The ninth collaboration between legendary pairing Martin Scorsese and Robert De Niro and their first in over twenty years, mob drama The Irishman has been a long time coming. Based on the book I Heard You Paint Houses by true crime writer Charles Brandt, the plot centres around Frank Sheeran (De Niro), the eponymous WWII veteran turned hitman. From meeting mafia kingpin Russell Bufalino (Joe Pesci) to his complicated friendship with union leader Jimmy Hoffa (Al Pacino), the sprawling epic tracks the life and times of the mercilessly loyal footsoldier.Continue reading “DVD review: The Irishman”
Directed by: Martin Scorsese
Starring: Robert De Niro, Al Pacino, Joe Pesci
Release: November 2019
Religion has played a huge part in the illustrious career of Martin Scorsese, and his latest historical epic is the last piece in what is being referred to as his religious triptych. Co-writing the screenplay with past collaborator Jay Cocks, Silence is adapted from Shūsaku Endō’s 1966 novel of the same name, and focuses on two Portuguese Jesuit priests that aim to spread Christianity through Japan in the 17th century. When Sebastião Rodrigues (Andrew Garfield) and Francisco Garupe (Adam Driver) hear a rumour that their mentor Father Cristóvão Ferreira (Liam Neeson) has committed apostasy after being tortured, they refuse to believe that the missionary would abandon his faith, and embark on a dangerous mission to track him down.Continue reading “DVD review: Silence”
Definition of FOURTH WALL
: an imaginary wall (as at the opening of a modern stage proscenium) that keeps performers from recognizing or directly addressing their audience
An old term related to audience participation in theatre but in film terms, the fourth wall is essentially the screen. Usually used for comic effect, here are my five favourite uses of the technique where a character disturbs the passive audience to speak directly to camera.
The Wolf of Wall Street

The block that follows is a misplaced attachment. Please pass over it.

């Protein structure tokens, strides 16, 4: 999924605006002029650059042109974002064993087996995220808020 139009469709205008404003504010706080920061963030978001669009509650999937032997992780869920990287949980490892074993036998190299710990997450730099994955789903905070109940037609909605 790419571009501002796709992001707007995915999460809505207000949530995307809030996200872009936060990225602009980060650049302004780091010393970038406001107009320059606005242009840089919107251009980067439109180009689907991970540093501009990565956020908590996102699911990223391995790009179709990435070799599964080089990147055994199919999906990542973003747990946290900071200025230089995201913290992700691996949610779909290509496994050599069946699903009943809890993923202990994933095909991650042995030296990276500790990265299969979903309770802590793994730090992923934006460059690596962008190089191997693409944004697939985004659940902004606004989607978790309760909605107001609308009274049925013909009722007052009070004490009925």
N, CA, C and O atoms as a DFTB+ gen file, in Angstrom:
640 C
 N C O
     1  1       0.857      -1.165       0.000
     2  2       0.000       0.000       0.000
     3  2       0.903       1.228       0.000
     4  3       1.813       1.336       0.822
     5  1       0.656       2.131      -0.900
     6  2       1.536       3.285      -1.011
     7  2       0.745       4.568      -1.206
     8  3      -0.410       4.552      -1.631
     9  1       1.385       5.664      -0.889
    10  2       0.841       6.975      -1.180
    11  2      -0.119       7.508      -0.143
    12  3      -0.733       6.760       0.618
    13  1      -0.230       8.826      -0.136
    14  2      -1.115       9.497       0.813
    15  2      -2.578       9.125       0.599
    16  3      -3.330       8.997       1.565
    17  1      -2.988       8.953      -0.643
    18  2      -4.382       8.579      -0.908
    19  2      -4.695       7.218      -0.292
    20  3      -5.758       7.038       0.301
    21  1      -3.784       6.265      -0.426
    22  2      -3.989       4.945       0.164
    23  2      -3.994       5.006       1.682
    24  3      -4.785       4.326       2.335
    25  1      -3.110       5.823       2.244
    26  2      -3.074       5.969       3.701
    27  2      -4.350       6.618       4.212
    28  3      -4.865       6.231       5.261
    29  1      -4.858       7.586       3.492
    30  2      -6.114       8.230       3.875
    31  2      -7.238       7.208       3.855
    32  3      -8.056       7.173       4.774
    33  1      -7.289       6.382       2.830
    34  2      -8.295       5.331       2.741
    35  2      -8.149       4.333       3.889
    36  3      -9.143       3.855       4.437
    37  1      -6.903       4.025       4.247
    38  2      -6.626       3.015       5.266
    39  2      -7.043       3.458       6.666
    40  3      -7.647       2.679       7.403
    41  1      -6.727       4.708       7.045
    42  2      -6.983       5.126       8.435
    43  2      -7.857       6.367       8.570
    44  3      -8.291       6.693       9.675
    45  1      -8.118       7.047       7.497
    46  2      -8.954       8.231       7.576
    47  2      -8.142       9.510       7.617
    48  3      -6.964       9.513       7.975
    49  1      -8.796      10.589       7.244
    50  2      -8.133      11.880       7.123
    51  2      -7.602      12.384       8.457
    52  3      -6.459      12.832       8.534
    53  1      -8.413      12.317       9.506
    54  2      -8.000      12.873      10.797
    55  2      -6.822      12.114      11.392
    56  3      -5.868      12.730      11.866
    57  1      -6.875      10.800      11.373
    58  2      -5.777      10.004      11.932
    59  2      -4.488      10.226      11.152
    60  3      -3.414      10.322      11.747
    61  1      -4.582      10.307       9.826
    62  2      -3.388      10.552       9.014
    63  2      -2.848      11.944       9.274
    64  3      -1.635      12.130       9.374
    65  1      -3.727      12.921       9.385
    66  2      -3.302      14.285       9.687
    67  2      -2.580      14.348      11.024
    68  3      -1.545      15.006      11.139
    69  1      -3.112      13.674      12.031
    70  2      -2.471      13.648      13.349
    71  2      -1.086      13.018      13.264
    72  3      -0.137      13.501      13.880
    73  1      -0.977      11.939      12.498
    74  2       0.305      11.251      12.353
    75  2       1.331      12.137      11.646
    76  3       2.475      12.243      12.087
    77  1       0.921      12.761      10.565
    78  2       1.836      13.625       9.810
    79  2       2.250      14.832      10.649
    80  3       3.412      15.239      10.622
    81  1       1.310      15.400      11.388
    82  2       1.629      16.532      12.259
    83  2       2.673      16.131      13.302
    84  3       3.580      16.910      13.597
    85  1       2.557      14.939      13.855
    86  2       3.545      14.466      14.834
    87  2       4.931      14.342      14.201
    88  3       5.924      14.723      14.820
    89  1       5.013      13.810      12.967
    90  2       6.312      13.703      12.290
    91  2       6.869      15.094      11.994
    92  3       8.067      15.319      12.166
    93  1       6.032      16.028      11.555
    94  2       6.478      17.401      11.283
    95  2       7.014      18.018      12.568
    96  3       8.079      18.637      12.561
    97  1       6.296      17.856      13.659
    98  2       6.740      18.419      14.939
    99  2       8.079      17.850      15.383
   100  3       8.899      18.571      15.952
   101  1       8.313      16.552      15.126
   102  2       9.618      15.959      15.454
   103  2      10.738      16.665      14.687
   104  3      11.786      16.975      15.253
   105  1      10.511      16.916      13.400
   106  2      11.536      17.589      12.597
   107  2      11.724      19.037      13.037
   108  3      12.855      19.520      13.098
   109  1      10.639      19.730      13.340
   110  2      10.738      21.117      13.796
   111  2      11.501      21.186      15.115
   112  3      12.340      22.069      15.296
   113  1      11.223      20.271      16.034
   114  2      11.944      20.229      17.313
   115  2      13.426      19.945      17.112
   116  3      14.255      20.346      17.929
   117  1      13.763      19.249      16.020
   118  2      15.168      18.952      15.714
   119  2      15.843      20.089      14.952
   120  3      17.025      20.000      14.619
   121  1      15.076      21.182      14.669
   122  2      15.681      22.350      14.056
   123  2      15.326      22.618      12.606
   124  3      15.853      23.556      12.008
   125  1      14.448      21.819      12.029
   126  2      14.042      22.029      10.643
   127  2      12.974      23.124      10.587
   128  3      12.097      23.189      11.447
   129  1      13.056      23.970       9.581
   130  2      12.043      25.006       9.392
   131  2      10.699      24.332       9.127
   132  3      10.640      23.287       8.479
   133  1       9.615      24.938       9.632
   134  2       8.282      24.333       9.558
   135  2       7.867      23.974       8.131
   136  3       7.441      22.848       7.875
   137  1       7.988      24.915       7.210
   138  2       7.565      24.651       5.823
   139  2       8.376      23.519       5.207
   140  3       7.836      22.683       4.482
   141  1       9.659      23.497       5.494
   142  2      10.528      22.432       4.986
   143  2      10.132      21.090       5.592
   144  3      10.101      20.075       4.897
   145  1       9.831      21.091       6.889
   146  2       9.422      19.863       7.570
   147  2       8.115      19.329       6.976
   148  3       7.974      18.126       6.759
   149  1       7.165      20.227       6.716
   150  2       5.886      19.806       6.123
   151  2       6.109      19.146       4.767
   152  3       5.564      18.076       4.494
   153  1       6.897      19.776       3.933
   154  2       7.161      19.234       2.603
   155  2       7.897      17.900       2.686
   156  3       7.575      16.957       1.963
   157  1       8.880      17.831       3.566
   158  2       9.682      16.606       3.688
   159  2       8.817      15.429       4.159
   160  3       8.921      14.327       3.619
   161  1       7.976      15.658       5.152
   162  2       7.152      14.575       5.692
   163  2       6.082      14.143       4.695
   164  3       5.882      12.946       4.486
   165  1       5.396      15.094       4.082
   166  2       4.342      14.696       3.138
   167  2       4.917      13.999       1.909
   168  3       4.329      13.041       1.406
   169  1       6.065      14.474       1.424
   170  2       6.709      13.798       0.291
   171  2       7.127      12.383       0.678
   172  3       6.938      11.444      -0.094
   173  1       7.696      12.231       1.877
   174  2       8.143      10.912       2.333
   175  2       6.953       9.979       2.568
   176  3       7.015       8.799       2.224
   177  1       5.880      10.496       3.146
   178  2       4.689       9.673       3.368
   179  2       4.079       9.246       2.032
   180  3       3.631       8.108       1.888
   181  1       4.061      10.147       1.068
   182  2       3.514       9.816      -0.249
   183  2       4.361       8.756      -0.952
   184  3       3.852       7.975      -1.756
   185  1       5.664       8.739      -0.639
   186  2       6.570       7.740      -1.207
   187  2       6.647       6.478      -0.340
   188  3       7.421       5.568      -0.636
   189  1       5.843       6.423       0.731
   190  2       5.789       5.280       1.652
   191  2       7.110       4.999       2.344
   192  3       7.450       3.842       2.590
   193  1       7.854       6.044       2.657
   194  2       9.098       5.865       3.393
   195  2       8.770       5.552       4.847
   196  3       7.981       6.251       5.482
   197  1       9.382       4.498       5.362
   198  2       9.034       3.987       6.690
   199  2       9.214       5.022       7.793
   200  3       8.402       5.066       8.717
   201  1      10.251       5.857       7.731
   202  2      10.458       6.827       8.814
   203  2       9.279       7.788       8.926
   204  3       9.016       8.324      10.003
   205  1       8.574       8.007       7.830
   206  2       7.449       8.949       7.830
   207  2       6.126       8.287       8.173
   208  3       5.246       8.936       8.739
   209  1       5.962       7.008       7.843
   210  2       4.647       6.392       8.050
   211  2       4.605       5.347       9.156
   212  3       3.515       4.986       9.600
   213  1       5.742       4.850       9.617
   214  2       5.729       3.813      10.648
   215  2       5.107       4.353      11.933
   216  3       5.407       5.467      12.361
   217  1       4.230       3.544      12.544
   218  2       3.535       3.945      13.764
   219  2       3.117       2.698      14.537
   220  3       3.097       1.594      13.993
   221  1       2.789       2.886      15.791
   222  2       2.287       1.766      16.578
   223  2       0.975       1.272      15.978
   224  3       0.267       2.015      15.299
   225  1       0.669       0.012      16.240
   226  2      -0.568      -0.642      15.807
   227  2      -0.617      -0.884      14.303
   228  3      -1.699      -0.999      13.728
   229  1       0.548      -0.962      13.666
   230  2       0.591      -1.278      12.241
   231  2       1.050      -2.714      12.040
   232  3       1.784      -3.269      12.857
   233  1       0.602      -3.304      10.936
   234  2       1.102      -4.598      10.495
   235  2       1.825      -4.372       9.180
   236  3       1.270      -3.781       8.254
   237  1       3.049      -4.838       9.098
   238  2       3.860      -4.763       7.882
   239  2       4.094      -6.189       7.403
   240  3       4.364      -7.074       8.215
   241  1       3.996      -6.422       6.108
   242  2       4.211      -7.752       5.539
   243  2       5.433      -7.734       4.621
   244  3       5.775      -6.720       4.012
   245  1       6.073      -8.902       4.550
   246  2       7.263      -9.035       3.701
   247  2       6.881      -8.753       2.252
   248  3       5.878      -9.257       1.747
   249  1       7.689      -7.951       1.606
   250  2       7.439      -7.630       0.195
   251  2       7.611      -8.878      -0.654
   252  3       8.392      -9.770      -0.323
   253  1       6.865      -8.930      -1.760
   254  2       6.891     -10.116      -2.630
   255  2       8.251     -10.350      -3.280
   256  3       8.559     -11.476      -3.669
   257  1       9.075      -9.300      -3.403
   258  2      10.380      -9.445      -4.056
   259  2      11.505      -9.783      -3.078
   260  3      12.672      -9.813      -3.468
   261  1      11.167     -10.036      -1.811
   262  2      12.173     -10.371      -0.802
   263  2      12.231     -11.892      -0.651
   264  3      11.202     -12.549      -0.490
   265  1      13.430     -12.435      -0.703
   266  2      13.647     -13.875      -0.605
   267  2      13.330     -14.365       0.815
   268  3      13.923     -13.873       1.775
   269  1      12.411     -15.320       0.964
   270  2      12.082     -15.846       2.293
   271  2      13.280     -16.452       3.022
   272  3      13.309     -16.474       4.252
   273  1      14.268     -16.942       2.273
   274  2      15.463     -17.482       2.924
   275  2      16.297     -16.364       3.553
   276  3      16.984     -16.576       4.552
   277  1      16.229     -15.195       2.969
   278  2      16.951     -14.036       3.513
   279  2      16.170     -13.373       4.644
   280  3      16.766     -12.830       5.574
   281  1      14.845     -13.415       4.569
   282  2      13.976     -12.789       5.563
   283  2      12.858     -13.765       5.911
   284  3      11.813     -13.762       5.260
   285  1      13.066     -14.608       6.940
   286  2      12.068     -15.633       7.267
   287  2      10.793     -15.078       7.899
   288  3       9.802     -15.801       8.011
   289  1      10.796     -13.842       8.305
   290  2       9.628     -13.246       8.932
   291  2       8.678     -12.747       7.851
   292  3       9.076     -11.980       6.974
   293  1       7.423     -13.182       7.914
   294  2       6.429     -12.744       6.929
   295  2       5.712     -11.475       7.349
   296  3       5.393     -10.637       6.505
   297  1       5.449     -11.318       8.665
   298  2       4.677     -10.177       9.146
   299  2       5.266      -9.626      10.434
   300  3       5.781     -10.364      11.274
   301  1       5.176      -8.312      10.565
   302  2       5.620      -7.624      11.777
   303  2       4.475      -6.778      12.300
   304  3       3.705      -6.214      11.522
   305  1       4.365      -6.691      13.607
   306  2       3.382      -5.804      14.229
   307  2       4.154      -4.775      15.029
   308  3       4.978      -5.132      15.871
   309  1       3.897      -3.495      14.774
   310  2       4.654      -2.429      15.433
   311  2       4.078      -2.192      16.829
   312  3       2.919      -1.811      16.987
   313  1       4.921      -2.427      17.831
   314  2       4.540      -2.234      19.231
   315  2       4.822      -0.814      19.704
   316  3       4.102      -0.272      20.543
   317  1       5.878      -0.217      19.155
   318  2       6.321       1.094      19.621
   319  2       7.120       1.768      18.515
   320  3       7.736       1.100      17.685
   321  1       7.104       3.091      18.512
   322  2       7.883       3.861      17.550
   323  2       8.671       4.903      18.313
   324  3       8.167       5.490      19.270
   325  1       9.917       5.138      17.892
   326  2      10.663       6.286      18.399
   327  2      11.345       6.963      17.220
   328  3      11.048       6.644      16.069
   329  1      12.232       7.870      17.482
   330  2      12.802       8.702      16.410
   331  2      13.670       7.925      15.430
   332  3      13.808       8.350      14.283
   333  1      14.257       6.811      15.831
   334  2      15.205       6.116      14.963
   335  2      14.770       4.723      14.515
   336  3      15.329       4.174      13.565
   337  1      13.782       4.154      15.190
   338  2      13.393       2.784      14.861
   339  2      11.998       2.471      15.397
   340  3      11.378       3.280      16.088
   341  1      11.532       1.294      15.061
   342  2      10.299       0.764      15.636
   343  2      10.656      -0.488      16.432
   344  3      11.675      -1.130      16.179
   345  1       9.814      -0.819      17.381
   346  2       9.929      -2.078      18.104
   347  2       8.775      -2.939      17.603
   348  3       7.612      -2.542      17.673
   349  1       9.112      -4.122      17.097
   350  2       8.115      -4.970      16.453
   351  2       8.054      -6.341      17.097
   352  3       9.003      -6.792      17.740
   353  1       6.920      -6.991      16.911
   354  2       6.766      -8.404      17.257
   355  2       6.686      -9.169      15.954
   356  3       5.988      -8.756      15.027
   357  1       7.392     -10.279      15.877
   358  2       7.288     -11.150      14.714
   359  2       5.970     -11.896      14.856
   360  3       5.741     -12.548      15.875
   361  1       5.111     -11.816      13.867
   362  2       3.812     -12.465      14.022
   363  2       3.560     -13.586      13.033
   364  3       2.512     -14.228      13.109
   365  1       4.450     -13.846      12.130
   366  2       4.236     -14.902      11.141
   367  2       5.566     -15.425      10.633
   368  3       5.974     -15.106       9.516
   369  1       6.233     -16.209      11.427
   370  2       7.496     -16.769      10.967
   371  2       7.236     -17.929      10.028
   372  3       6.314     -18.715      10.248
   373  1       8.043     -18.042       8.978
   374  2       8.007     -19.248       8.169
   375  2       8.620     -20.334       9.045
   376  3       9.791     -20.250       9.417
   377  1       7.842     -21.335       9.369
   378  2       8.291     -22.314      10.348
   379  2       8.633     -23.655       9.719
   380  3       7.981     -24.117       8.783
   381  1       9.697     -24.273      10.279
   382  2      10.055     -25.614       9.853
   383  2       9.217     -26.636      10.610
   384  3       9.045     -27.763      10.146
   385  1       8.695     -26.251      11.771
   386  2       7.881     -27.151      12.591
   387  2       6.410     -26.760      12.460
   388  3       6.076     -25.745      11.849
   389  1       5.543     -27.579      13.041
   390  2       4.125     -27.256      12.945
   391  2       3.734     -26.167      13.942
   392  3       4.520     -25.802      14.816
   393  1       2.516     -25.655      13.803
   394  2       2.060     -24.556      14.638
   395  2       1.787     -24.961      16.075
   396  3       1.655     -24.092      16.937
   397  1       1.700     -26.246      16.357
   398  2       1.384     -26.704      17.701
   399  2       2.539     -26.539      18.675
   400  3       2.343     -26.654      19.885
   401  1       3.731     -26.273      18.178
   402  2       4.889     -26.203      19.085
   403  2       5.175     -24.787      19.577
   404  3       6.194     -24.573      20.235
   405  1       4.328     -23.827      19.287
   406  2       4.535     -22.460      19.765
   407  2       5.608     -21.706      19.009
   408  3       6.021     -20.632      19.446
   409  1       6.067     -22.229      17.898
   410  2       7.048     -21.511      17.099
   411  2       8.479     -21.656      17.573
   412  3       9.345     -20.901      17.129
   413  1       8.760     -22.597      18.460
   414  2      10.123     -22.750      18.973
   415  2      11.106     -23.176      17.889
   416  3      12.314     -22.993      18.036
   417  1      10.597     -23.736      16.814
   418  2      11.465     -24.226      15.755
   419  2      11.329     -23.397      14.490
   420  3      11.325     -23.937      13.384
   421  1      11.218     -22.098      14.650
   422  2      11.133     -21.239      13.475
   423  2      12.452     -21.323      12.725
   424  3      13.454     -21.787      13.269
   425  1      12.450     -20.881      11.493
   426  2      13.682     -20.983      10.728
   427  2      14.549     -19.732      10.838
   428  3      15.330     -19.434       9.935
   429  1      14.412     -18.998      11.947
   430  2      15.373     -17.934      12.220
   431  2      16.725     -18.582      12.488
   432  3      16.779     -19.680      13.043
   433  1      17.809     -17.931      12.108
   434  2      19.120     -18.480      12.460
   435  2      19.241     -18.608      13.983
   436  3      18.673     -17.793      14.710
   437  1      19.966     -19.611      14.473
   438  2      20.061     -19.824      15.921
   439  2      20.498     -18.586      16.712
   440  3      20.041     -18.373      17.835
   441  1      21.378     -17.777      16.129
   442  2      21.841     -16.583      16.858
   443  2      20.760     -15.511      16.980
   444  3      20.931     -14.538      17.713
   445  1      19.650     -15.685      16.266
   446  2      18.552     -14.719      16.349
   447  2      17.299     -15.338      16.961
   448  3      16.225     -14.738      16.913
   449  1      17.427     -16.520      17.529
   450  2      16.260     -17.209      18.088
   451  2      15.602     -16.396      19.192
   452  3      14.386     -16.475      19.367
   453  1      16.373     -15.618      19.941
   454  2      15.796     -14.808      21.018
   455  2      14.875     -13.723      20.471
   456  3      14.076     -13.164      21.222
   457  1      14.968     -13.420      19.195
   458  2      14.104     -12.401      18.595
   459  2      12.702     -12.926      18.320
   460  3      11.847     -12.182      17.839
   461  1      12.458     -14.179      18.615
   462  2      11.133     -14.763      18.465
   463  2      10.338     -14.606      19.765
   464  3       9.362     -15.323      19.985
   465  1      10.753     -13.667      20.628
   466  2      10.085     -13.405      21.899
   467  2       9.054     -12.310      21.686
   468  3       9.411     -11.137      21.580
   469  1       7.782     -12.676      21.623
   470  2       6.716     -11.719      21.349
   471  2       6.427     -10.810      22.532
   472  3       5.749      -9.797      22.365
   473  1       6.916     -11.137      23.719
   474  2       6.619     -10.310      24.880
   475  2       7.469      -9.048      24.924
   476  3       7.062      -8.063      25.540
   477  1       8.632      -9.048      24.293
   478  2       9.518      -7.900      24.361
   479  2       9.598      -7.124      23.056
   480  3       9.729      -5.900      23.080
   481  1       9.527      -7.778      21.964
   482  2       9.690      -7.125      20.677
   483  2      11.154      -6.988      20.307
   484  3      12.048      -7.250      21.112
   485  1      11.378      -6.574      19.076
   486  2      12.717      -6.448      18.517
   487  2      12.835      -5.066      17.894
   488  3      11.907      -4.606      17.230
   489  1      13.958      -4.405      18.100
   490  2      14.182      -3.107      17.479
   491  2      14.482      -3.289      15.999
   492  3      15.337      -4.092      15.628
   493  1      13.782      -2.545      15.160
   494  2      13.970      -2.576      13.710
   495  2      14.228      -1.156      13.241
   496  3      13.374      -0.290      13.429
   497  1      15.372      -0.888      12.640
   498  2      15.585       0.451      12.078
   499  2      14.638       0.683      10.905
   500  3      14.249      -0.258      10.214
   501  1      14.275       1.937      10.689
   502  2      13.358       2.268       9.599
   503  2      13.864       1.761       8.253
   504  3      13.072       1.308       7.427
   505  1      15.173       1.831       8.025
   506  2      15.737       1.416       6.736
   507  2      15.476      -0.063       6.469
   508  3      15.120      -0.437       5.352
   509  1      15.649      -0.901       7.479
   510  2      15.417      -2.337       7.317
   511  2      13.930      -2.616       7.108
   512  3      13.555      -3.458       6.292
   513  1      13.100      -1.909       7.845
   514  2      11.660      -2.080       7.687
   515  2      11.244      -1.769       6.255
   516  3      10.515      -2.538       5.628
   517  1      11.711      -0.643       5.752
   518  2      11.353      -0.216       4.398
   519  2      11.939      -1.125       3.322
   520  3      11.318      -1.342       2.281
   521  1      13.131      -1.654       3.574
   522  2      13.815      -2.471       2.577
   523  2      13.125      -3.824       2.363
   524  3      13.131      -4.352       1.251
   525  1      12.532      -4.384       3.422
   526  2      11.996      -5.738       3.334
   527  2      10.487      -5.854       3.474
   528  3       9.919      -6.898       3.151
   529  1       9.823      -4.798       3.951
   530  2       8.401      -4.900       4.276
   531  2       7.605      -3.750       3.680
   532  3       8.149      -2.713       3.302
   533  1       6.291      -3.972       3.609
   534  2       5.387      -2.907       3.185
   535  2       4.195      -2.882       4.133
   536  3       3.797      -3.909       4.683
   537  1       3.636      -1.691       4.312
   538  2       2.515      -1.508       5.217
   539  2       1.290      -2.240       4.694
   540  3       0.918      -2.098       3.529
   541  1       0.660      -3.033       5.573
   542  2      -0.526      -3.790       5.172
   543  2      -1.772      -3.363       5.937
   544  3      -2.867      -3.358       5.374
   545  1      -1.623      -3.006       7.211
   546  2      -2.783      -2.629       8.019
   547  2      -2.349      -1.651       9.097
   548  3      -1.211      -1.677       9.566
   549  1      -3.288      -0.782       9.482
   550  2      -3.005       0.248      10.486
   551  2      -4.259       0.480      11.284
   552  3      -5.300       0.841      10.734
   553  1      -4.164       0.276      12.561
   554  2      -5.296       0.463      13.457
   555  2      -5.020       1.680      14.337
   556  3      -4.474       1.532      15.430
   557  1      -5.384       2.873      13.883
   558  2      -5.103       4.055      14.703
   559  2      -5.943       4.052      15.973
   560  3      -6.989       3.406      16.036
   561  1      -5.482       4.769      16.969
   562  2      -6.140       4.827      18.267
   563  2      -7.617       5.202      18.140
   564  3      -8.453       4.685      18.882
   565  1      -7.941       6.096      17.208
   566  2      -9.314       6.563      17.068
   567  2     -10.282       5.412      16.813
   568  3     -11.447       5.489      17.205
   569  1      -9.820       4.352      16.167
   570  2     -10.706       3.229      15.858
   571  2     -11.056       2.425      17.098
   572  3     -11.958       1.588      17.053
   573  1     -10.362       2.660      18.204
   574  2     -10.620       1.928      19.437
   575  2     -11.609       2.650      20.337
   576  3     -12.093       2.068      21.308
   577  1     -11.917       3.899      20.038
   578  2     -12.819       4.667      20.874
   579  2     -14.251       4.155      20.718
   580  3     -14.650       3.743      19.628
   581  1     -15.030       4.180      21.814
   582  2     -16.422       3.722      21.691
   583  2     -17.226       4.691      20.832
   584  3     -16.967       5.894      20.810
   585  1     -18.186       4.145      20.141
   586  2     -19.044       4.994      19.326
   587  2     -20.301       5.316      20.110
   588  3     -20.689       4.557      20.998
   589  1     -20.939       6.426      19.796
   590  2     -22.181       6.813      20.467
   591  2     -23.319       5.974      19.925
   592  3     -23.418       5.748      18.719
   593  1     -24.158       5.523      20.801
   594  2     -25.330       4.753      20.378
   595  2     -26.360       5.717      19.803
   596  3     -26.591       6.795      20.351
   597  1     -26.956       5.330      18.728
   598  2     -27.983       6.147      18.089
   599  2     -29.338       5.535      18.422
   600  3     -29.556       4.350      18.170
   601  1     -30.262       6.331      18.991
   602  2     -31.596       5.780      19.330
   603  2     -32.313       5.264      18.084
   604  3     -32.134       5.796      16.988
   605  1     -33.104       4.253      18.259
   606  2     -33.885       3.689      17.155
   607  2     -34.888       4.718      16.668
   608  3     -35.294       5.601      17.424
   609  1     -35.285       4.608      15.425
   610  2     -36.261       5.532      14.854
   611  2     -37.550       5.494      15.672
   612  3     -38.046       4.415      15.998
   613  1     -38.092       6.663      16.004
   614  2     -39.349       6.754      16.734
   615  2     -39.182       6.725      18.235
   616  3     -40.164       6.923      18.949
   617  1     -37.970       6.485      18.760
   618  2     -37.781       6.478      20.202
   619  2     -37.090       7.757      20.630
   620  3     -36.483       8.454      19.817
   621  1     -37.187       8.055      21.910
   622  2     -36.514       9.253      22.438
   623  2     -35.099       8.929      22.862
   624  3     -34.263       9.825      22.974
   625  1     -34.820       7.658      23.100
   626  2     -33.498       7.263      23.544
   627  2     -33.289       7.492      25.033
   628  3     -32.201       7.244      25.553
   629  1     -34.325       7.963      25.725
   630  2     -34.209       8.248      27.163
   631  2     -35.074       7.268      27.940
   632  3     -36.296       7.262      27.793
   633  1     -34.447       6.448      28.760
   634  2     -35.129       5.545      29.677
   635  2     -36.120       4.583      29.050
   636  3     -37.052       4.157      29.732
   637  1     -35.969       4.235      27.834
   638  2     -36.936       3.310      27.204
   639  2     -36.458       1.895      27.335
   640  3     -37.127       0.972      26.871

Director Martin Scorsese is no stranger to breaking the fourth wall and in his latest masterpiece, Leonardo DiCaprio regularly lets the audience in on his illegal operations. Playing the part of Wall Street stockbroker Jordan Belfort, he takes time out from his scamming to explain financial jargon and how much money he is making. How nice of him!
For my review, click here!
Ferris Bueller’s Day Off
Matthew Broderick tells it like it is in Ferris Bueller’s Day Off, talking the audience through his foolproof plan to pull a sickie from school and have a day of fun. The cheeky-chappy style and delivery is copied by Saved by the Bell’s lovable rogue Zack Morris.
The list takes a darker turn onto the gritty cobbled streets of Edinburgh with Jon C. Baird’s adaptation of Irvine Welsh’s novel Filth. Alcoholic junkie cop Bruce Robertson is not a well man, physically or mentally, and we, as an audience, are complicit to his wicked mind games as he turns colleagues against each other and betrays his friends.
For my review, click here!
In Michael Haneke’s psychotic thriller Funny Games, the fourth wall is well and truly smashed when a character not only speaks into the camera but rewinds the film back a few minutes so that he can play it out his own way! The Austrian original version is excellent but if you don’t want subtitles, Haneke remade his own work for a wider English speaking audience with Boardwalk Empire star Michael Pitt holding the remote.